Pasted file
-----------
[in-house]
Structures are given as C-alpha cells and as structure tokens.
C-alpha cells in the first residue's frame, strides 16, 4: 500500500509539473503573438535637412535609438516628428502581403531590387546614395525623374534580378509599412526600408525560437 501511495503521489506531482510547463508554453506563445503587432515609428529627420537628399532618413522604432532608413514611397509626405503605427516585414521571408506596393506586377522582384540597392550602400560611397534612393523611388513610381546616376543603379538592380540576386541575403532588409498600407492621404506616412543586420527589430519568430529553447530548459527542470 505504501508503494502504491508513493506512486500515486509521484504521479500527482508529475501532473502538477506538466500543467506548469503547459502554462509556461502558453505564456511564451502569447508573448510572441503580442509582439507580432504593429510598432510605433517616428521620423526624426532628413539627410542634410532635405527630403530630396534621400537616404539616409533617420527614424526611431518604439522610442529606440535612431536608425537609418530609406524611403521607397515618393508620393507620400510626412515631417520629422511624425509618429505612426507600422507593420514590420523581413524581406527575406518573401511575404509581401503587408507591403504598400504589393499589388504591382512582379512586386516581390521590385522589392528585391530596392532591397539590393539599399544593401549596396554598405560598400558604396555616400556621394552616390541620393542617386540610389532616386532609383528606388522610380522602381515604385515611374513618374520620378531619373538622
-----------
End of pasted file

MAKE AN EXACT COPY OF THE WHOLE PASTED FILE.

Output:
[in-house]
Structures are given as C-alpha cells and as structure tokens.
C-alpha cells in the first residue's frame, strides 16, 4: 500500500509539473503573438535637412535609438516628428502581403531590387546614395525623374534580378509599412526600408525560437 501511495503521489506531482510547463508554453506563445503587432515609428529627420537628399532618413522604432532608413514611397509626405503605427516585414521571408506596393506586377522582384540597392550602400560611397534612393523611388513610381546616376543603379538592380540576386541575403532588409498600407492621404506616412543586420527589430519568430529553447530548459527542470 505504501508503494502504491508513493506512486500515486509521484504521479500527482508529475501532473502538477506538466500543467506548469503547459502554462509556461502558453505564456511564451502569447508573448510572441503580442509582439507580432504593429510598432510605433517616428521620423526624426532628413539627410542634410532635405527630403530630396534621400537616404539616409533617420527614424526611431518604439522610442529606440535612431536608425537609418530609406524611403521607397515618393508620393507620400510626412515631417520629422511624425509618429505612426507600422507593420514590420523581413524581406527575406518573401511575404509581401503587408507591403504598400504589393499589388504591382512582379512586386516581390521590385522589392528585391530596392532591397539590393539599399544593401549596396554598405560598400558604396555616400556621394552616390541620393542617386540610389532616386532609383528606388522610380522602381515604385515611374513618374520620378531619373538622